03 Growing beyond yourself: The power of “flow”
Dear Transformers, dear Co-Creators, dear creators of a new era!
In the last VERTICAL-X newsletter I talked about self-authorship. In other words, about the moment when we go from being a victim of circumstances to an actively shaping force. Once we’ve made that leap, we want to launch into our Waking Up, the first big stage of our transformative journey. This is helped by a superpower: flow.
Flow, also known as “being in the zone,” is a psychological state in which we are fully immersed in an activity and feel focused and energized. The phenomenon was first described in the 1950s by psychologist Mihaly Csikszentmihalyi. He noted that people in this state experience a sense of deep satisfaction and joy. At that time, this was still considered a kind of mystery that only some people experience on a daily basis – musicians, painters, sports stars. Today, neuroscience is much further along: we can all experience flow and use it purposefully.
When we do, we overcome the rushing, the running behind, the struggle against crushing demands. We free ourselves through more flow. Then we grow beyond ourselves – completely without cramps and exaggerated effort.
Today, the elite soldiers of the USA or the Silicon Valley geniuses consciously work with this condition. It is not a miracle that falls from the sky, but a power that we can acquire. This can be done through concentration exercises, through small body techniques, or even through sound. (You can try this out right away – see below under “Practices”.) And a few rules are also important: Your tasks must not be too easy, otherwise you will get bored. And they must not be too hard, or your brain will react with fear. Finding the point exactly in between is the art. This is often forgotten in companies as well.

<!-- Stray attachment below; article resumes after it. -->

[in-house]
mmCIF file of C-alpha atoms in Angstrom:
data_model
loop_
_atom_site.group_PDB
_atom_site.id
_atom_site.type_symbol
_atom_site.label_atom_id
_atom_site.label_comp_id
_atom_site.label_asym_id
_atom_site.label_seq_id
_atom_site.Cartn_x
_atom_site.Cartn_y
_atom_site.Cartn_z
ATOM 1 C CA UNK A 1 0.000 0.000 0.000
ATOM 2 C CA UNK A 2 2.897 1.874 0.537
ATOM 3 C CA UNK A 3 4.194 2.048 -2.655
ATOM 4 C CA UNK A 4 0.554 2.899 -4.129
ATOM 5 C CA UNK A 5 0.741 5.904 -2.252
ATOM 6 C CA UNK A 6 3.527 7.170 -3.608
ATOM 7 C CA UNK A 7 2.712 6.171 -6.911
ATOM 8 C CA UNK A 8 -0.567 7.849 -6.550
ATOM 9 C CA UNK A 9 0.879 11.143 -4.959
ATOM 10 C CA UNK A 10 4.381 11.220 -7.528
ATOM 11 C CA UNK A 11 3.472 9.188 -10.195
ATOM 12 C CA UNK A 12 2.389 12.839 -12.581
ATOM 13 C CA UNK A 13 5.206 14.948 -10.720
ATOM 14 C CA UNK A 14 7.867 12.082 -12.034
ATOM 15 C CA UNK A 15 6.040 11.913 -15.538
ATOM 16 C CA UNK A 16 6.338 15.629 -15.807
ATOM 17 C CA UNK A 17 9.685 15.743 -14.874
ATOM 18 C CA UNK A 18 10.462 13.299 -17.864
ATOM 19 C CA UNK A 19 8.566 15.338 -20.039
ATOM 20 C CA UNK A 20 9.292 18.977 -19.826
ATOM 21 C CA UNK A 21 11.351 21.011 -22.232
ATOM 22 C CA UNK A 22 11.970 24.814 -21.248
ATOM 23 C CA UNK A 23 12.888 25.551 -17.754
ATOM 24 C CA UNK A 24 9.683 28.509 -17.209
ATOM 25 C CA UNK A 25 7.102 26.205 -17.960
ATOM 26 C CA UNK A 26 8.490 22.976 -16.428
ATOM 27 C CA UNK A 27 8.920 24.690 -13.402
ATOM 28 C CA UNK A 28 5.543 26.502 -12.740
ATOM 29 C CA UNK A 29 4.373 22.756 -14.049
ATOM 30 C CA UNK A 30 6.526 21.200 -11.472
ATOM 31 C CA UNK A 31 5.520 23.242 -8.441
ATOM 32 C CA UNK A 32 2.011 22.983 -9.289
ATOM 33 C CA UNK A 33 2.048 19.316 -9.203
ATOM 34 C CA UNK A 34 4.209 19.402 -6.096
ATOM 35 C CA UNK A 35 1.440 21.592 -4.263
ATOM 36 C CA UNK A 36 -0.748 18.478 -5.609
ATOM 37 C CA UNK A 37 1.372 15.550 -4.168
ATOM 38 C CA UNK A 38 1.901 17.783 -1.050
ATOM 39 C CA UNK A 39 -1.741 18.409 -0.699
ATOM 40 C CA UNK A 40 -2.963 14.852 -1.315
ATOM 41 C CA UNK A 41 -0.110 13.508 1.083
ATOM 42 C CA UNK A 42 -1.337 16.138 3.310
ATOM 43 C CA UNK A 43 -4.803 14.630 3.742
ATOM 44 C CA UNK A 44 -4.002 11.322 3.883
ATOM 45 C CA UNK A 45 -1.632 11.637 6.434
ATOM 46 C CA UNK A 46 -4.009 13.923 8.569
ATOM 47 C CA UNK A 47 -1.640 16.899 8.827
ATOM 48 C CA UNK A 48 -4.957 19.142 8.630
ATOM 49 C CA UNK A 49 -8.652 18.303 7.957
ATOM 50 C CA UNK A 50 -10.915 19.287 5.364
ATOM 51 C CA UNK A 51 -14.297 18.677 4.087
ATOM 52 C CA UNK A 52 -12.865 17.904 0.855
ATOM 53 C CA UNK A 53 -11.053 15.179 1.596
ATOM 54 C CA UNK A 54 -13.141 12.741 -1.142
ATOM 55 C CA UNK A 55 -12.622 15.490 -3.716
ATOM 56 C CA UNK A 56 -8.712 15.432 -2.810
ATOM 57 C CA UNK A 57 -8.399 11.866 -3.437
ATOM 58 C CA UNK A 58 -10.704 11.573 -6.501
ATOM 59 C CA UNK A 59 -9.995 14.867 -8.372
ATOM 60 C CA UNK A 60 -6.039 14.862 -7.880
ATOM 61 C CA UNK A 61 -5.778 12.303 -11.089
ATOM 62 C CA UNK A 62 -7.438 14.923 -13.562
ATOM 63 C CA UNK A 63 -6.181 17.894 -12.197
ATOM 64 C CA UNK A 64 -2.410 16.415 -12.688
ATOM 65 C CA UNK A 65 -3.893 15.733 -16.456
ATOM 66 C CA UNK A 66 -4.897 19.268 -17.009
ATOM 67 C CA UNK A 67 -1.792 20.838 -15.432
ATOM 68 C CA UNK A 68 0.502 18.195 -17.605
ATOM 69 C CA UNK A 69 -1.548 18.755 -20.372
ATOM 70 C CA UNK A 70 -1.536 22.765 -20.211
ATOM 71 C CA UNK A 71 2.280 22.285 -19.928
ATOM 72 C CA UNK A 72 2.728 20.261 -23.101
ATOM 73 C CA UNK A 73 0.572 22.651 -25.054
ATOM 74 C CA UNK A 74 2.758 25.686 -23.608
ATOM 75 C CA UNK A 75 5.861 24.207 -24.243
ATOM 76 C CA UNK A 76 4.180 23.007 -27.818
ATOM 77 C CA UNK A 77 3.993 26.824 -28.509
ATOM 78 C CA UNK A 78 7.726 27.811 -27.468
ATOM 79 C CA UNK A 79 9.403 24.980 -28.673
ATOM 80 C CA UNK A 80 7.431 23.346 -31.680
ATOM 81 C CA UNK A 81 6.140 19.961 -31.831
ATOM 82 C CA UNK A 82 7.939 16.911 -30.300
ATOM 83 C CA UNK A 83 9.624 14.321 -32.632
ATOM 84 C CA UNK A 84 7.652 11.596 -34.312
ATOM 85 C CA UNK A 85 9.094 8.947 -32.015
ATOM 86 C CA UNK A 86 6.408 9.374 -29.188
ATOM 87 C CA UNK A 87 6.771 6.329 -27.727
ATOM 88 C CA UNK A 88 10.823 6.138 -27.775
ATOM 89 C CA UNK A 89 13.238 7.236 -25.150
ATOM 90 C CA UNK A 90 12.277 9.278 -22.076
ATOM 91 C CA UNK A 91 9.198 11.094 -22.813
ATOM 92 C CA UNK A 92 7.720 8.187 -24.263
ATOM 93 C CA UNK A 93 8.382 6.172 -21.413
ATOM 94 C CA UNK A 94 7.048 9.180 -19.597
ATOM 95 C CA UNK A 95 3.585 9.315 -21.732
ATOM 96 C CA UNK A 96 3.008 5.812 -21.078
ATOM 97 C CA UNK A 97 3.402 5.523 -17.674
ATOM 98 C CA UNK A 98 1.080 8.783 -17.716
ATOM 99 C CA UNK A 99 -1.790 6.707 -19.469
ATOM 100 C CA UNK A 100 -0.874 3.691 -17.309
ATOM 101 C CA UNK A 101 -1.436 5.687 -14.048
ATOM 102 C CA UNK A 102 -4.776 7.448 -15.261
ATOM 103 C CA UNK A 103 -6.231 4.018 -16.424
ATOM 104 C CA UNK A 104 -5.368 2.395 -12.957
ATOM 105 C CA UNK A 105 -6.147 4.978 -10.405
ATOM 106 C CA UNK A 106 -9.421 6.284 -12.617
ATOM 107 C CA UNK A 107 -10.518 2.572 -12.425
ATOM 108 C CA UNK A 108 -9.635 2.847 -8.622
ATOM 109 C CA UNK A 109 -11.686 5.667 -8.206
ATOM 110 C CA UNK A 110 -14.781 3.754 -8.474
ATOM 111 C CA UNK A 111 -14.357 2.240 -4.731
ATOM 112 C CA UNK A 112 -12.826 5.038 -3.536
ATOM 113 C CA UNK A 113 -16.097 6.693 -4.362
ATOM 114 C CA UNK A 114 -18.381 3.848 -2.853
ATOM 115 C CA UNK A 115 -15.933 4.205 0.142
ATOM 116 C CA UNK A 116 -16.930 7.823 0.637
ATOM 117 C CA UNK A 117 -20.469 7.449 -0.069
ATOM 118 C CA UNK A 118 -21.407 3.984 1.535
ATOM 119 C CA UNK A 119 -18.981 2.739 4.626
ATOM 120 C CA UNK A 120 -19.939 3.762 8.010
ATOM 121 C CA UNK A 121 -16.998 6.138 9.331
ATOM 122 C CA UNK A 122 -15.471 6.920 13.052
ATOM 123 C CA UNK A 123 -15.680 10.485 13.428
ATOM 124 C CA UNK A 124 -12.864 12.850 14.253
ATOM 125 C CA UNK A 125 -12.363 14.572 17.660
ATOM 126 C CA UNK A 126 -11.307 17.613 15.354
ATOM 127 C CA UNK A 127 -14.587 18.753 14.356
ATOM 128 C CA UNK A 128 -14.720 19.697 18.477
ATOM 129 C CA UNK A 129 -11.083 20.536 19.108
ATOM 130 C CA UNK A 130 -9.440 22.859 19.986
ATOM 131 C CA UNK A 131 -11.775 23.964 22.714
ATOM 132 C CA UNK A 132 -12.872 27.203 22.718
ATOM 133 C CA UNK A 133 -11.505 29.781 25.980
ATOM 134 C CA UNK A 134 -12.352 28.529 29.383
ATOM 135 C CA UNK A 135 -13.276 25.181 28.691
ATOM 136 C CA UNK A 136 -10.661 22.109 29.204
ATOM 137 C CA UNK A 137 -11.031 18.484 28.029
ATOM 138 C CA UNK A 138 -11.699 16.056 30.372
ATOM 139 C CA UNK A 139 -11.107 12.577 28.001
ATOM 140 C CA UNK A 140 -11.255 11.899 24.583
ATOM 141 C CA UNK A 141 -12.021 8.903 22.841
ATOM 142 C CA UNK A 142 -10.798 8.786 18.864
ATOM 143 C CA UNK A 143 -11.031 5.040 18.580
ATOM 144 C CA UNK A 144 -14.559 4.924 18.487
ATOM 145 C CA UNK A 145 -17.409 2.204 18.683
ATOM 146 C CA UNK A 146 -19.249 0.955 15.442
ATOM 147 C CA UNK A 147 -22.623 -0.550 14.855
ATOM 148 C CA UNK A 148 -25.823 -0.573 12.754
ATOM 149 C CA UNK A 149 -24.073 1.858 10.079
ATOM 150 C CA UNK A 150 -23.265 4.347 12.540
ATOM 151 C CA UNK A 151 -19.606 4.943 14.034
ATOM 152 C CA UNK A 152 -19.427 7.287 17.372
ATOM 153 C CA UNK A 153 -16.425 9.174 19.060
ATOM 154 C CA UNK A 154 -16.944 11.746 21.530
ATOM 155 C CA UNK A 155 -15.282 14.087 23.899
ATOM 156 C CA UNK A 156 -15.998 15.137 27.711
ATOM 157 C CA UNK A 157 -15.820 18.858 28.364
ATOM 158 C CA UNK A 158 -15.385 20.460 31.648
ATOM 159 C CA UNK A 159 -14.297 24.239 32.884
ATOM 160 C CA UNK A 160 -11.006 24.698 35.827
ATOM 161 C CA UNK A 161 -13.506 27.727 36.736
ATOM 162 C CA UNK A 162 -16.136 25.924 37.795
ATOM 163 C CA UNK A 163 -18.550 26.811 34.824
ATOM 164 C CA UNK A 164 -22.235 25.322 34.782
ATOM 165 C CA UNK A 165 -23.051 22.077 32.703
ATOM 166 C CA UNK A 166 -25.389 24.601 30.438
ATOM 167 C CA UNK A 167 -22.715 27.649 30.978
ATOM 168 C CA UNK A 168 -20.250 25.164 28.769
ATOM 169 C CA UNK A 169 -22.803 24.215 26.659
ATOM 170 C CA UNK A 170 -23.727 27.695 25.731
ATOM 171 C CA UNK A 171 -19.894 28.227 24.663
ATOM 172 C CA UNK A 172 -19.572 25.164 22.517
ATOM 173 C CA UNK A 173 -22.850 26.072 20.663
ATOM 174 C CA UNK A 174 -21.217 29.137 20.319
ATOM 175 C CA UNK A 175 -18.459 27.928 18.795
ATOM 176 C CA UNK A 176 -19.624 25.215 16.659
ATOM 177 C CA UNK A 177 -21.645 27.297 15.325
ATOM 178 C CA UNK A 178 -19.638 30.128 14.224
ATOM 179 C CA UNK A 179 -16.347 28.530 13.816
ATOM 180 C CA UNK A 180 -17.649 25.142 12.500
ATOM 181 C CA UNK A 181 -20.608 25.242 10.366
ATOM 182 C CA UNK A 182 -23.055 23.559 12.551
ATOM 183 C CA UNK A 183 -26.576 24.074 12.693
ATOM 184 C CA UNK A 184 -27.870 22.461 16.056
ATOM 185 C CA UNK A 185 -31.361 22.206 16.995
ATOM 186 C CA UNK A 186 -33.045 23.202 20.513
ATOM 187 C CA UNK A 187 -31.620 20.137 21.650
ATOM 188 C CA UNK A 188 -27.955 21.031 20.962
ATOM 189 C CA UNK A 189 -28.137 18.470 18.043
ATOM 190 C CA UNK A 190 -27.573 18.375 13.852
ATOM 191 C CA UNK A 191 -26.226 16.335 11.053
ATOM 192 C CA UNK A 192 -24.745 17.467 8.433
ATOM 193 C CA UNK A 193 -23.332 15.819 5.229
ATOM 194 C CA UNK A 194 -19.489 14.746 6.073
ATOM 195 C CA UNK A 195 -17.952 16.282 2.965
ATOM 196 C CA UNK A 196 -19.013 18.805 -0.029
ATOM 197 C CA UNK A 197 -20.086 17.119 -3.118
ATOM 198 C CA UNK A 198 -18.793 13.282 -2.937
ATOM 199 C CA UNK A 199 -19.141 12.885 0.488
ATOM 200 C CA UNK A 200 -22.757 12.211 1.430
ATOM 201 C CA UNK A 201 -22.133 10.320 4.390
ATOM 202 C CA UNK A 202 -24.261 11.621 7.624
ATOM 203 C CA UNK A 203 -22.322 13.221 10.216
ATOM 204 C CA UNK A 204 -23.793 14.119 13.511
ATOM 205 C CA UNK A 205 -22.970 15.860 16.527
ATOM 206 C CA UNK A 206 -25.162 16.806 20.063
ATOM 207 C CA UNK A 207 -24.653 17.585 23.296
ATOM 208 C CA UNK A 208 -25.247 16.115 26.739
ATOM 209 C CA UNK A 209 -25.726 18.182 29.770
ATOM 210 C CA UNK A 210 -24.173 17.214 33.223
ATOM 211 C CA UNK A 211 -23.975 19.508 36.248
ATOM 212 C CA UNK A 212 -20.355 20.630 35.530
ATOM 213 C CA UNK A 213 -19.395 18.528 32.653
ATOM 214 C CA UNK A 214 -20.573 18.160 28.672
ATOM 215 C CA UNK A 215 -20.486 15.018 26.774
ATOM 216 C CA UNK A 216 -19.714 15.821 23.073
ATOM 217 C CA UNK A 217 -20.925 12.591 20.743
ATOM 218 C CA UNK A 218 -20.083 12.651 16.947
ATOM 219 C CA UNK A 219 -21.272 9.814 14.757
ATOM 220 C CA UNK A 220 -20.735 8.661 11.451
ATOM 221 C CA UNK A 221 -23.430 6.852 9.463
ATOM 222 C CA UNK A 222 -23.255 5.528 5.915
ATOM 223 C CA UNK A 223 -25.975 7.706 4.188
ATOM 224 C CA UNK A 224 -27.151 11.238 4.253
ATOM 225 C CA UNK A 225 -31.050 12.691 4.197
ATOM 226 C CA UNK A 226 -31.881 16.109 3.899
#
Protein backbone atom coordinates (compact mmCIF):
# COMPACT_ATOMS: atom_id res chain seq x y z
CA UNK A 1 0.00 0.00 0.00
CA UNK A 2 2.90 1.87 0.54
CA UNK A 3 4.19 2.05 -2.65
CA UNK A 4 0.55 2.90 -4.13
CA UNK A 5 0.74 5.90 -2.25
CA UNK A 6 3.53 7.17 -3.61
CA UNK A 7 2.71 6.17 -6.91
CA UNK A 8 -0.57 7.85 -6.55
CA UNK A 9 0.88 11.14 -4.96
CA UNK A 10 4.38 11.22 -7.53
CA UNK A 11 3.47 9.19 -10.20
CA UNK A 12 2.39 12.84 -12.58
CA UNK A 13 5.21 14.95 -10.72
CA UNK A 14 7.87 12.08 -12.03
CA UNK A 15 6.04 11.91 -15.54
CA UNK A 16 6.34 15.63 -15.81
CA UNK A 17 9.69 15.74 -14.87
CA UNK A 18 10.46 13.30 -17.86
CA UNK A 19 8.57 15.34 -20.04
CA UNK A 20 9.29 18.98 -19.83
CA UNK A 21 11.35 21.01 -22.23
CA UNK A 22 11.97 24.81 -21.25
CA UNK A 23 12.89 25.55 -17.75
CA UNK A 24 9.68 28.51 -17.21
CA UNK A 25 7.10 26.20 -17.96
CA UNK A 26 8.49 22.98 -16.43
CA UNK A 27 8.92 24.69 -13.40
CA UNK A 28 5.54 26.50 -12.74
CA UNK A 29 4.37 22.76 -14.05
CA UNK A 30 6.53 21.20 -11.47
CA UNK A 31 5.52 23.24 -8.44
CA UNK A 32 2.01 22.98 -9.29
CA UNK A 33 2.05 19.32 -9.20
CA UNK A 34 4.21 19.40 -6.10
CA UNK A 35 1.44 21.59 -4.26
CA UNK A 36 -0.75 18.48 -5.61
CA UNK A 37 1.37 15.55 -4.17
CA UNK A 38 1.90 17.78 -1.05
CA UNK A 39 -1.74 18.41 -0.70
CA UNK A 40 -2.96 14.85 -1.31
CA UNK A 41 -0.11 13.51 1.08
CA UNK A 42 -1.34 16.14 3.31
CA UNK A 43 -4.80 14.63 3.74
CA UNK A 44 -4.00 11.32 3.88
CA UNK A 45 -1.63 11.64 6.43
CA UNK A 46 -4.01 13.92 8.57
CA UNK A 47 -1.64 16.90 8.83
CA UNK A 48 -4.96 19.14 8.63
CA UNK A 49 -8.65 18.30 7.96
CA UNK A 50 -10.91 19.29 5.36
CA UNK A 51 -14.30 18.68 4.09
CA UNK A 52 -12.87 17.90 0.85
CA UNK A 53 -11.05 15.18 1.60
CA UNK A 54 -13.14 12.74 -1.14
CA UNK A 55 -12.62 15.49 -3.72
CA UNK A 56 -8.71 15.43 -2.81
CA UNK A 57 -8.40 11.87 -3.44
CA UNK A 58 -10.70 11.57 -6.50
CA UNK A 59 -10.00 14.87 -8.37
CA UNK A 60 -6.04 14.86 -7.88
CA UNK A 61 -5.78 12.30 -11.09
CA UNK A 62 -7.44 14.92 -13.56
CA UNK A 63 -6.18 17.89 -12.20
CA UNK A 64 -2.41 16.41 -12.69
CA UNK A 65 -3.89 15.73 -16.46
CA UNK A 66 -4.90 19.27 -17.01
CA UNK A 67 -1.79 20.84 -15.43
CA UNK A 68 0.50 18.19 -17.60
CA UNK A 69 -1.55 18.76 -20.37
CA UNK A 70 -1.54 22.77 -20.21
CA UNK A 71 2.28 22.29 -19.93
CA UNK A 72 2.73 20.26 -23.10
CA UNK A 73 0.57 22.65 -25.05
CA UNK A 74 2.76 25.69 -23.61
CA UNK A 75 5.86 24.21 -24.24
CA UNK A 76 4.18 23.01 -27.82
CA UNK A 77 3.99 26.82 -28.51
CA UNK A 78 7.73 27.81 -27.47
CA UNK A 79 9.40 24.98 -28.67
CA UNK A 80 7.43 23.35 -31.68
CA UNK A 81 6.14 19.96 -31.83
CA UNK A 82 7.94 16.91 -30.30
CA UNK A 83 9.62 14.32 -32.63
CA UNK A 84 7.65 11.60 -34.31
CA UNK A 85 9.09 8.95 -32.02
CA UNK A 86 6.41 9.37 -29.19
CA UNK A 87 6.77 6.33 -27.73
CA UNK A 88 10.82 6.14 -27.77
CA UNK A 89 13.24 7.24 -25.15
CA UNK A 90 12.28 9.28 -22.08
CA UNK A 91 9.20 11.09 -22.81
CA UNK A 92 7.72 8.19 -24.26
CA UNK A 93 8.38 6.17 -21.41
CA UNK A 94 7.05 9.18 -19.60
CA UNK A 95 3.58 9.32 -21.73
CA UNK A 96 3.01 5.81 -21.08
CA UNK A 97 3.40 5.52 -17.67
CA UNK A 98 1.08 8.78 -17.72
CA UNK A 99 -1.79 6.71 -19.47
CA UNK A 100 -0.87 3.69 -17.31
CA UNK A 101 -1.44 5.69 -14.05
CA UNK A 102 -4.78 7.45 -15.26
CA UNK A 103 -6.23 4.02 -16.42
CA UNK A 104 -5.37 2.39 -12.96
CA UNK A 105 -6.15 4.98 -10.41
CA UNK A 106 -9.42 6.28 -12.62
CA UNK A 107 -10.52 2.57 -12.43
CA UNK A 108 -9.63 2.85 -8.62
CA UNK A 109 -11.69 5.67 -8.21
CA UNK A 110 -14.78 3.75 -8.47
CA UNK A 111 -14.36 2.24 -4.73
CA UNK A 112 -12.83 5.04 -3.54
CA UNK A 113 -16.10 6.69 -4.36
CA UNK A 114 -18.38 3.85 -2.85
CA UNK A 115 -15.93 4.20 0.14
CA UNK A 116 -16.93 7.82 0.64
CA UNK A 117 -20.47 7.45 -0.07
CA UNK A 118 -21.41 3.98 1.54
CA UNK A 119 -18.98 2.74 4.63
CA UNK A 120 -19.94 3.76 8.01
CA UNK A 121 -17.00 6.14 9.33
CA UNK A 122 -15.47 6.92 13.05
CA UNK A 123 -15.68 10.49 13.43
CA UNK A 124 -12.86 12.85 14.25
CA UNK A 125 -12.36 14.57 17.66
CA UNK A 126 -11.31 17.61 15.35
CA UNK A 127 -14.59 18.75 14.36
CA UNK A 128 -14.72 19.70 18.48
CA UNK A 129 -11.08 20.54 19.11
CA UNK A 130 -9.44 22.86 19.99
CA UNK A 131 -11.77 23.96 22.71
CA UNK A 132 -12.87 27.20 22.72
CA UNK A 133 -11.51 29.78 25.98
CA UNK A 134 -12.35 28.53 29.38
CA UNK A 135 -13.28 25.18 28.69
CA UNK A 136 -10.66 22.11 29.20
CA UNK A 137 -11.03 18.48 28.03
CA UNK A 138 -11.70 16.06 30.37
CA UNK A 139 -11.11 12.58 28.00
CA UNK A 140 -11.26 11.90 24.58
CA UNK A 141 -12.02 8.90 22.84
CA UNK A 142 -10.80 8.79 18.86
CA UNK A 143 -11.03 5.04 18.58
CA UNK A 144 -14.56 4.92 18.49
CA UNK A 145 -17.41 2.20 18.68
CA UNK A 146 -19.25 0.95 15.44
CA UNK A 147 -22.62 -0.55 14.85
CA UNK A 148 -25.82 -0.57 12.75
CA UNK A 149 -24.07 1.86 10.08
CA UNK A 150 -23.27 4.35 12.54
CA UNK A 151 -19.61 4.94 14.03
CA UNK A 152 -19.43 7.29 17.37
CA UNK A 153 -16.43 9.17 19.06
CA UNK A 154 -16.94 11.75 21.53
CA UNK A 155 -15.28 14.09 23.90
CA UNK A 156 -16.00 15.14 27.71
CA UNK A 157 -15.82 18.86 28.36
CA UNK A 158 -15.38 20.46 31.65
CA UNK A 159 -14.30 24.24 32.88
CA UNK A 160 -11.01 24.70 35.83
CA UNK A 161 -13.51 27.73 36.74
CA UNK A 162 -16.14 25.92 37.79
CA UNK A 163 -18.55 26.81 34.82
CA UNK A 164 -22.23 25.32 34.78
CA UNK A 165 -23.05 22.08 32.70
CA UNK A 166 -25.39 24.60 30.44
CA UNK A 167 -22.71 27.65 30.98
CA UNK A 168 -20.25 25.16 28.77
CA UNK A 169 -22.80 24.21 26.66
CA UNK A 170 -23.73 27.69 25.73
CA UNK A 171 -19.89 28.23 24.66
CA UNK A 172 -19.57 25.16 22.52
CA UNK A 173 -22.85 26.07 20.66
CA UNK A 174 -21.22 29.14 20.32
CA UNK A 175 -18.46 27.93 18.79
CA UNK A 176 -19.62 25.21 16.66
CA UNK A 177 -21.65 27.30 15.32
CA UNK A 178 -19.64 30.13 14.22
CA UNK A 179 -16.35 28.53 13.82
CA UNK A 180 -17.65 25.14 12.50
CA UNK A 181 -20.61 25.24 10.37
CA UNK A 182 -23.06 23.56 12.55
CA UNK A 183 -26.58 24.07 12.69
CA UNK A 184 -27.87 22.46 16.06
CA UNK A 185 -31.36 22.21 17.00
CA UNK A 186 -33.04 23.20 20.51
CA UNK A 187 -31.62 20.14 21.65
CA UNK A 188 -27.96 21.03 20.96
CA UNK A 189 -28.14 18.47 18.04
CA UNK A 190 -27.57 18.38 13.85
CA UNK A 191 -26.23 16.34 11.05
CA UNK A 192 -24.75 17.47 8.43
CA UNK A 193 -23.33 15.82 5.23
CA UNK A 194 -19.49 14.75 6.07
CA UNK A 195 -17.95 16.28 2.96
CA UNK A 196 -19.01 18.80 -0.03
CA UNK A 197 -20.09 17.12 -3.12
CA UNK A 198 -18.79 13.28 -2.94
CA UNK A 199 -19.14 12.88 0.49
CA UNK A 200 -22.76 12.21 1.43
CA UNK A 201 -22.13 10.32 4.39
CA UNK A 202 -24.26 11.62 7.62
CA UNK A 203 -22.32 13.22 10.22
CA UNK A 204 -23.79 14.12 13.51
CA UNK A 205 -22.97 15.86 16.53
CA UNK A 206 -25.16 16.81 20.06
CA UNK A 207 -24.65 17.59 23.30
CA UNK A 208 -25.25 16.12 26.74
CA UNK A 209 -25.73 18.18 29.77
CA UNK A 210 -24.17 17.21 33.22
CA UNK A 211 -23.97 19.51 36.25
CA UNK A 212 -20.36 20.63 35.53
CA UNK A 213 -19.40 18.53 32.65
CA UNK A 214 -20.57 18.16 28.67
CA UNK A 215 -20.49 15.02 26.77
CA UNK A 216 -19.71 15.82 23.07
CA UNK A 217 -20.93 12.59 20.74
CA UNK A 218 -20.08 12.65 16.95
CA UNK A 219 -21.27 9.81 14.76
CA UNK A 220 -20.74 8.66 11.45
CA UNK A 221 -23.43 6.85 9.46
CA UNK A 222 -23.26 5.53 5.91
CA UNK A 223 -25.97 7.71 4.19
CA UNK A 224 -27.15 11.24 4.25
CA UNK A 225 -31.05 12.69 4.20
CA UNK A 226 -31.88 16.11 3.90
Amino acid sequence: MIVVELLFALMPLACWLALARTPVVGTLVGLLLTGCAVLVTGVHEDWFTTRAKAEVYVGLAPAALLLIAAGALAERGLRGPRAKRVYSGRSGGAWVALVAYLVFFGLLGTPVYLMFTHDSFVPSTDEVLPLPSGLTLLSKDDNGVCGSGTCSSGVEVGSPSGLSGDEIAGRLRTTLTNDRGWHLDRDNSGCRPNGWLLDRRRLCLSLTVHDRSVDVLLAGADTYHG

What we want to achieve is the so-called autotelic experience. These are activities that you perform for their own sake. We can achieve this in our jobs, because most of us sit at tasks that we are at least basically good at, perhaps even love, and in which we would like to achieve something.
For many, their inner stream of thoughts gets in the way. Often it is full of worries. The ego is constantly worrying. Is the market developing well? Am I needed? Do I have good ideas? Sometimes we think so much that we hardly get to the actual task. I advise you: Separate that from each other. You need time to think about yourself. But the time will come back later, if you don’t keep brooding during your job. Take half a day for yourself and you’ll be more productive the rest of the time. You’ll work beyond ego and focus on the matter at hand.
American author Steven Kotler has studied some more traps that get in the way of good flow. We call them the “flow blockers.” They are: Distraction, self-sabotage, lack of clarity, burnout, exhaustion, being overwhelmed, stress, wrong time management, wrong mindset, and the trouble with motivation.
I can’t go into detail here about all the flow blockers; that’s an intense but beautiful task for our workshops. However, I would like to mention two examples. First, the problem of lack of clarity: we don’t know how the day will go on, and we don’t know what the next half year will bring. That is just the way it is. But the danger now is that we brood. The prefrontal cortex becomes overactive – and that’s what prevents flow. Rather, set a long-term goal, pursue it passionately. Erroneous paths are okay because they are instructive, but above all: Do something! That releases norephedrine and dopamine in the brain, the two substances for flow.